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Supreme Court Brings Huge Respite For Hassled Homebuyer



Supreme Court Brings Huge Respite For Hassled Homebuyer

The Supreme Court has upheld orders of the State Consumer Commission and National Commission to refund payment with interest to a homebuyer who was not given possession of his home for more than seven years

In 2006, Devasis Rudra booked a house with Kolkata West International City Pvt Ltd for Rs 39.29. According to the agreement, he would be granted possession of it  till December 31, 2008 with an extended timeframe of six months should the project not get completed on time. However, the homebuyer was left waiting endlessly as the years went by and he did not get possession. The Supreme Court in a landmark judgement agreed with the orders of the State Consumer Commission (SCC) and the National Commission (NC) to refund payment with interest to Devasis because of a seven year plus delay he had to face. The apex court stated that it is unacceptable for a homebuyer to wait indefinitely for possession of his own house.

Back in 2011, having had enough of the builder’s delay, Rudra had filed a complaint before the SCC. He requested either the possession of the house or a refund of the amount he had paid with 12 percent annual interest. In addition he also wanted Rs 20 lakh as reimbursement. The SCC ordered that the buyer got a refund with interest at 12 percent plus a compensation of Rs 5 lakh. However, the builder approached the National Commission Disputes Redressal Commission (NCDRC) to challenge the verdict. The NCDRC upheld the state commission’s order but slashed the compensation amount to Rs 2 lakh.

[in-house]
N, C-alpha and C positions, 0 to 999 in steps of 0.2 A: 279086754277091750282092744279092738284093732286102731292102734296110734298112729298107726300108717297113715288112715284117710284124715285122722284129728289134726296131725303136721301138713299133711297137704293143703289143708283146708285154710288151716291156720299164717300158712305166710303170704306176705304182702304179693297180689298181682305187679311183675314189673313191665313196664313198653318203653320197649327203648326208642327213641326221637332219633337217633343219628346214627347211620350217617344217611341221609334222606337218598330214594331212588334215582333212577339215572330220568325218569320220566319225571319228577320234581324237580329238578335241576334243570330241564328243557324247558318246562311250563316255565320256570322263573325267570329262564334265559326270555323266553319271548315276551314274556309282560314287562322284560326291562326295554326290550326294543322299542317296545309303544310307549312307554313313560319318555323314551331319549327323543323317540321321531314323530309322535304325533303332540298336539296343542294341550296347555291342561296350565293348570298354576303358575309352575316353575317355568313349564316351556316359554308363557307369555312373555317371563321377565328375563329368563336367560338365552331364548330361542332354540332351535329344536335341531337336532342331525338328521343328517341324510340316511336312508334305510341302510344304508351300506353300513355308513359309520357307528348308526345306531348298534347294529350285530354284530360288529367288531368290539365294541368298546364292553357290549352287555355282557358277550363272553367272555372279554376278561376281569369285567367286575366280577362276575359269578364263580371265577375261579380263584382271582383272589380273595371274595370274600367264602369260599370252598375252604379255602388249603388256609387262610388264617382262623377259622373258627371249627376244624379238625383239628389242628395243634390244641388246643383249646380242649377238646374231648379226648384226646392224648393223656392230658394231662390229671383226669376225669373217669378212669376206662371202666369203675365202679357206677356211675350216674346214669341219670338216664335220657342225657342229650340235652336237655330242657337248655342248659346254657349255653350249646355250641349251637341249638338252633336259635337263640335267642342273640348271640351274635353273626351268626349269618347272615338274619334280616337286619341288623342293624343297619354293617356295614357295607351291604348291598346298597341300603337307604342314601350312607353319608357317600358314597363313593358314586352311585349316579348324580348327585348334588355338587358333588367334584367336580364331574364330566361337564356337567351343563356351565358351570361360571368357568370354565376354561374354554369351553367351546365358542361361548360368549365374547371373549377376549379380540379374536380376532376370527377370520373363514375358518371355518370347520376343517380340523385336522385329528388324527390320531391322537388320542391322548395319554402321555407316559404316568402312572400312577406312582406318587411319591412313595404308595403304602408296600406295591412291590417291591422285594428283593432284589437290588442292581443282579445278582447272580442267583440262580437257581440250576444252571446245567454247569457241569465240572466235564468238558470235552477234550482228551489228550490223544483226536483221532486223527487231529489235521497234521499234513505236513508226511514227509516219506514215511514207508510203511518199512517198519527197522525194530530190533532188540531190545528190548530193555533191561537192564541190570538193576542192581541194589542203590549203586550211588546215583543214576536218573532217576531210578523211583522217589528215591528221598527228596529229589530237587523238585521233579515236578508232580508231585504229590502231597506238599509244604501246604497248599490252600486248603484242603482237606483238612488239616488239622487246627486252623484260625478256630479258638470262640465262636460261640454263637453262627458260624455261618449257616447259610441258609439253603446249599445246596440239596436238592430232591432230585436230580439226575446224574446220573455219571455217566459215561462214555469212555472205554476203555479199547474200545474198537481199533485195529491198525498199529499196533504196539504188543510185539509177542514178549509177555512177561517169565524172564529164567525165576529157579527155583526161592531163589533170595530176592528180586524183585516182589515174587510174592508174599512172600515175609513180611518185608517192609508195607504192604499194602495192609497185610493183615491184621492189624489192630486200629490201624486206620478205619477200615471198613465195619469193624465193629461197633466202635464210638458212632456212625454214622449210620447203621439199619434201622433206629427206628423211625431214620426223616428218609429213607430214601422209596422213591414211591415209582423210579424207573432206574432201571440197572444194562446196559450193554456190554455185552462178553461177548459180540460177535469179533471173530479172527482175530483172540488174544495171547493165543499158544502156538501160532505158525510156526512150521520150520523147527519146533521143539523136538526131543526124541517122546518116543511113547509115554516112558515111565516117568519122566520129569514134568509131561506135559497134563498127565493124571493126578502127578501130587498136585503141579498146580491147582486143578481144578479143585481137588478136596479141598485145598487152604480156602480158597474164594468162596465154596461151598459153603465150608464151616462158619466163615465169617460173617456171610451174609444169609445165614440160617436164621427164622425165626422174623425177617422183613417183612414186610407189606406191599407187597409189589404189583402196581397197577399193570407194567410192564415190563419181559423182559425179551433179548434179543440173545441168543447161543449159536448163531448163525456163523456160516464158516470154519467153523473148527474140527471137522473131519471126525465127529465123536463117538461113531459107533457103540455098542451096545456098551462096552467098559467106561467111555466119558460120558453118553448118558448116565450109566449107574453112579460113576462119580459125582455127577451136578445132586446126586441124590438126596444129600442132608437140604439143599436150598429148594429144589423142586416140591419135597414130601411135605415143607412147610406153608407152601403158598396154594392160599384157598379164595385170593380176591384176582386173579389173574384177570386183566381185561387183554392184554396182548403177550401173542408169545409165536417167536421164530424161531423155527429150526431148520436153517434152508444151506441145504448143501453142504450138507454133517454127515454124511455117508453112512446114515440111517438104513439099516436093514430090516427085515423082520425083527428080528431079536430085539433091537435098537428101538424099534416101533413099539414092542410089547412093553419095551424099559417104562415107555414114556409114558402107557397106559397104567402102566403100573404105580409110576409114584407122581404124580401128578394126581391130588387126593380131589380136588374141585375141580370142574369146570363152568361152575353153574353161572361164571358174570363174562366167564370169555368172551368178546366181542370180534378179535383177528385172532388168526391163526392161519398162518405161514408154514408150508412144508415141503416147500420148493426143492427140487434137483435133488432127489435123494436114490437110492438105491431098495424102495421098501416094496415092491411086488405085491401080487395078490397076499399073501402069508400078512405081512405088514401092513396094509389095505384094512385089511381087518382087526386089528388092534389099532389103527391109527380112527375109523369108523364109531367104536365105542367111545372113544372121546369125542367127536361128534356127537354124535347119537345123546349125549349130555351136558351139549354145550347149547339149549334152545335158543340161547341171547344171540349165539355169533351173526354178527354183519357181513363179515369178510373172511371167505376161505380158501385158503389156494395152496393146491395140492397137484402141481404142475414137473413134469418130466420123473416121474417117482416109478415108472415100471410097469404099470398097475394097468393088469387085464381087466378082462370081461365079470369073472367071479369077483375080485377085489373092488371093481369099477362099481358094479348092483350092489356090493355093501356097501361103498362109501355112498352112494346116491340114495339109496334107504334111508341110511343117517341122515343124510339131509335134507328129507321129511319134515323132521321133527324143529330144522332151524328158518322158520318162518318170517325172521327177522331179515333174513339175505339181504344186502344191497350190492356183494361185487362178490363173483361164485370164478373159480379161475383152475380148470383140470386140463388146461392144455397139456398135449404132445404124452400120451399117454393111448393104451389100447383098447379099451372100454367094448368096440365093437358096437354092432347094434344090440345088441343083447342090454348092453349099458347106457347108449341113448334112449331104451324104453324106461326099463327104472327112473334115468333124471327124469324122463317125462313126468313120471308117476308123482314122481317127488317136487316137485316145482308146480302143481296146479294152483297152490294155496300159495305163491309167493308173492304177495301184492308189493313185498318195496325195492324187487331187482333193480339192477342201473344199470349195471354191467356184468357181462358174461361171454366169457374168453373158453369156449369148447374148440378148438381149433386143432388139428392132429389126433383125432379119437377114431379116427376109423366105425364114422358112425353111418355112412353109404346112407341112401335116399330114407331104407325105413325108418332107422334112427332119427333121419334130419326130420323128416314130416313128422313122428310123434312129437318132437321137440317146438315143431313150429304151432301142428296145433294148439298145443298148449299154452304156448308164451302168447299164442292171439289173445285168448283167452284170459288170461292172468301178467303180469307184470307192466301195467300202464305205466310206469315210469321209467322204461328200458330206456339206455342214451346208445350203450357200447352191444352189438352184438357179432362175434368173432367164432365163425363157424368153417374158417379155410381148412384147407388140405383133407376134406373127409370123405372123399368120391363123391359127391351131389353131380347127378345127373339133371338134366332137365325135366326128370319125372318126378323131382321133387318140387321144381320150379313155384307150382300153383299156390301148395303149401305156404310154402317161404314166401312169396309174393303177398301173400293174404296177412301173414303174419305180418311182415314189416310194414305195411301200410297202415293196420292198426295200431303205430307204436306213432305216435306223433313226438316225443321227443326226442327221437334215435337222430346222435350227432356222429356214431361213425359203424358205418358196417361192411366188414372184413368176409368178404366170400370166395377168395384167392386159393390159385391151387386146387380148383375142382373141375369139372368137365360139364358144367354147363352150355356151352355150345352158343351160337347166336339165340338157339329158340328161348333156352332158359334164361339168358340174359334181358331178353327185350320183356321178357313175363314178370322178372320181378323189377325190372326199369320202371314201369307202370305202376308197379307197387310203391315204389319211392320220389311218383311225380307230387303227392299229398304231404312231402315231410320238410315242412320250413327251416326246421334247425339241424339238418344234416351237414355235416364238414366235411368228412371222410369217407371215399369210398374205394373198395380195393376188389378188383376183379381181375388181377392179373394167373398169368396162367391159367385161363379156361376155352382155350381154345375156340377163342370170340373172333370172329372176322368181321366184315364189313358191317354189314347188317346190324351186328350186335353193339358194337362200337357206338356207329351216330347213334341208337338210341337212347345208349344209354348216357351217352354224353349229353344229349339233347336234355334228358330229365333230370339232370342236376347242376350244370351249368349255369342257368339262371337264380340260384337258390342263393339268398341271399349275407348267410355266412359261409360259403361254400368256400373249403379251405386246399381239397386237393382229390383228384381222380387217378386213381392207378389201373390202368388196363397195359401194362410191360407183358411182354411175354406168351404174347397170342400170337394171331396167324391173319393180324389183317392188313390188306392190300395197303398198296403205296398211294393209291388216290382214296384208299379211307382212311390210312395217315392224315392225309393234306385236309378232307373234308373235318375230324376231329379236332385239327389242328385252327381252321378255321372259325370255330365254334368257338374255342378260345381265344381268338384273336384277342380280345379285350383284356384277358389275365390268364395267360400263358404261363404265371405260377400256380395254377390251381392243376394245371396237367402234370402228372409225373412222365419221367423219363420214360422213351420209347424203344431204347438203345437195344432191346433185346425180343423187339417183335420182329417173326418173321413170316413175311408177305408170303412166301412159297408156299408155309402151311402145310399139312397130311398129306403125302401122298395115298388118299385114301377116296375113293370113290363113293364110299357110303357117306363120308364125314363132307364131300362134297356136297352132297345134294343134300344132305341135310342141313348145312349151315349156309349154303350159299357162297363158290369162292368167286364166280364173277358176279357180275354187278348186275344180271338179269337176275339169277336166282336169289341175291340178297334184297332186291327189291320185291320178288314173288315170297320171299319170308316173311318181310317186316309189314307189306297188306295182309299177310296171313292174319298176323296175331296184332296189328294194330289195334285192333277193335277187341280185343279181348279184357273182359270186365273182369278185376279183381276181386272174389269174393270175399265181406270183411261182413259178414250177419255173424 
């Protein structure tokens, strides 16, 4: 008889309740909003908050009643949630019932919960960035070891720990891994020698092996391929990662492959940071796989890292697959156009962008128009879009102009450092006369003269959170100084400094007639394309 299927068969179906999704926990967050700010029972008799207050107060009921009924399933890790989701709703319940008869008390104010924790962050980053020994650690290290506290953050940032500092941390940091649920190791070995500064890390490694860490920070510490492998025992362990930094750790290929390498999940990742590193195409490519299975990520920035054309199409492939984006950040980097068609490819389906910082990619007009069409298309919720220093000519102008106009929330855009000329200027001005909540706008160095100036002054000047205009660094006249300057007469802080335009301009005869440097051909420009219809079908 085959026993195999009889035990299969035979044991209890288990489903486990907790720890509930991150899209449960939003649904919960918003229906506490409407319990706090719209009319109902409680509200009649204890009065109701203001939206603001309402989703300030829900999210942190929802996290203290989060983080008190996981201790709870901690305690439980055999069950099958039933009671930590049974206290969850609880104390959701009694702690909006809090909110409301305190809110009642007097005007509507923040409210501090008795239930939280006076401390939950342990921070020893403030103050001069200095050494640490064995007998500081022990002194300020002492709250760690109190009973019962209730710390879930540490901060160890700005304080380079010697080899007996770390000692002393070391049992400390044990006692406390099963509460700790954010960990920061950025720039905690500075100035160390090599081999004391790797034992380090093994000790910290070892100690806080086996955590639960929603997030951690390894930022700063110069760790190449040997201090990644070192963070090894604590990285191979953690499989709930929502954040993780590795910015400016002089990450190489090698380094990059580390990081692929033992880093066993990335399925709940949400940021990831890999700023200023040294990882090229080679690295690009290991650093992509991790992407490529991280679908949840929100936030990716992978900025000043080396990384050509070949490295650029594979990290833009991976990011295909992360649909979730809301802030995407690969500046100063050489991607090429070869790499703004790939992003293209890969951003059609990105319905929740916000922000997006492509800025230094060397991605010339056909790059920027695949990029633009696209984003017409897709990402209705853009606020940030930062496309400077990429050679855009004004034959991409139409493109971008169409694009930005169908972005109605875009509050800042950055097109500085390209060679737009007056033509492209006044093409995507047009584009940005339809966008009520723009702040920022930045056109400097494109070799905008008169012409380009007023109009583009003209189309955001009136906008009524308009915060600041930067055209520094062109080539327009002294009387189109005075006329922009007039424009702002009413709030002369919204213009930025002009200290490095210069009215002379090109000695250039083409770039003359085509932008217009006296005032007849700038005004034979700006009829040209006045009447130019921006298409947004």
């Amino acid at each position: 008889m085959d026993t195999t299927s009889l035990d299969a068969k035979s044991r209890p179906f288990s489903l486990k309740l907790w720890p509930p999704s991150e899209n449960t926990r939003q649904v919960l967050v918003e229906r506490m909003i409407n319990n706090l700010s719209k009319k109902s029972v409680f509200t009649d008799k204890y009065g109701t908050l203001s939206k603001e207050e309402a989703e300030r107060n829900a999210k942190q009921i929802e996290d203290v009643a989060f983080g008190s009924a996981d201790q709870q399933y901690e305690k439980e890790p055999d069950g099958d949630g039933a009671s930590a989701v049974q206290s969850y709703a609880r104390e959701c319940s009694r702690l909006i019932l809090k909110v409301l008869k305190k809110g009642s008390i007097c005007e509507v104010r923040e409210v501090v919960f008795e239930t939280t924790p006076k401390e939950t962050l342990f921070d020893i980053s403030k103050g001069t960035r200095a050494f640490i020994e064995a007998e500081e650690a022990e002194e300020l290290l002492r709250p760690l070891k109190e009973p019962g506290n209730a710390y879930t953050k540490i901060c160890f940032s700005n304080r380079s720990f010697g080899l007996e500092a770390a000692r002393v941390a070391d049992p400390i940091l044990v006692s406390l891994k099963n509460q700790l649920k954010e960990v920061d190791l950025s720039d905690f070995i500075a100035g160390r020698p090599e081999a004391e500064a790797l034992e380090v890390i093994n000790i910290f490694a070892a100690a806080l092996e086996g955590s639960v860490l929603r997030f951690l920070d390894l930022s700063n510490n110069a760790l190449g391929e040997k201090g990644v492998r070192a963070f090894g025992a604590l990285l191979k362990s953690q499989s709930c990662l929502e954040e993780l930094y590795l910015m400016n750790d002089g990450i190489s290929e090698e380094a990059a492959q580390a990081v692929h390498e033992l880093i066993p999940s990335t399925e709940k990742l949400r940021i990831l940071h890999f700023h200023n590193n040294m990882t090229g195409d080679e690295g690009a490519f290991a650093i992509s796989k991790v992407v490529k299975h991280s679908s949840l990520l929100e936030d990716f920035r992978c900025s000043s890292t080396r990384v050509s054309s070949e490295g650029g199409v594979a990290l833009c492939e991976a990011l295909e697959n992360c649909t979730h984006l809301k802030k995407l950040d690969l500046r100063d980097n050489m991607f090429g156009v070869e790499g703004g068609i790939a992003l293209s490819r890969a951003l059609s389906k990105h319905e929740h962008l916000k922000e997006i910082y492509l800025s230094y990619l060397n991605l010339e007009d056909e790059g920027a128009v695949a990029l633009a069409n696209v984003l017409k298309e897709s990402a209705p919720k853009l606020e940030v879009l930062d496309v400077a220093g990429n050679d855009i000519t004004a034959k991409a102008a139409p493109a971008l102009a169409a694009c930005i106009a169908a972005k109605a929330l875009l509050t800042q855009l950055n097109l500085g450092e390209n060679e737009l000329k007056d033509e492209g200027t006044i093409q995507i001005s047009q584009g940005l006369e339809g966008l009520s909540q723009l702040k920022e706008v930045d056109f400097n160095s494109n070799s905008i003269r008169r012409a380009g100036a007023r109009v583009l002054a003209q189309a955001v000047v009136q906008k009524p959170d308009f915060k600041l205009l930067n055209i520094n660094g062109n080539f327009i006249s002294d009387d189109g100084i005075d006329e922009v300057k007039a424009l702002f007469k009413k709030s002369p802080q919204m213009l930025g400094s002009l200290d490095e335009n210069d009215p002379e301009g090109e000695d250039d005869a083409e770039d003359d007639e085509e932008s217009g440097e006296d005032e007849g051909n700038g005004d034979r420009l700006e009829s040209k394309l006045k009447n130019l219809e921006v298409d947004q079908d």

A bench consisting Justice D Y Chandrachud and Justice Hemant Mehta stated, “A buyer can be expected to wait for possession for a reasonable period. A period of seven years is beyond what is reasonable. Hence, it would have been manifestly unfair to nonsuit the buyer merely on the basis of the first prayer in the relief sought before the state consumer disputes redressal commission.”

The verdict, which was passed on March 25, further ordered compensation be given to the buyer. “Even in 2011, when the buyer filed a complaint, he was ready and willing to accept possession. It would be unreasonable to construe the contract between the parties as requiring the buyer to wait indefinitely for possession,” the Supreme Court verdict read.

However, some regulators, while taking part in RERA (Real Estate Regulatory Authority) workshops organised by the housing ministry, declared that they were not in favour of granting a refund in certain cases. They feel that this leads to the project not getting completed at all. They even hope that the government puts a halt to home buyers going to consumer forums because these bodies mostly pass a refund order without thinking of the long-term effect it will have on the project’s progress.

On the other hand, many homebuyers are rejoicing over the Supreme Court’s verdict.


Source: TOI

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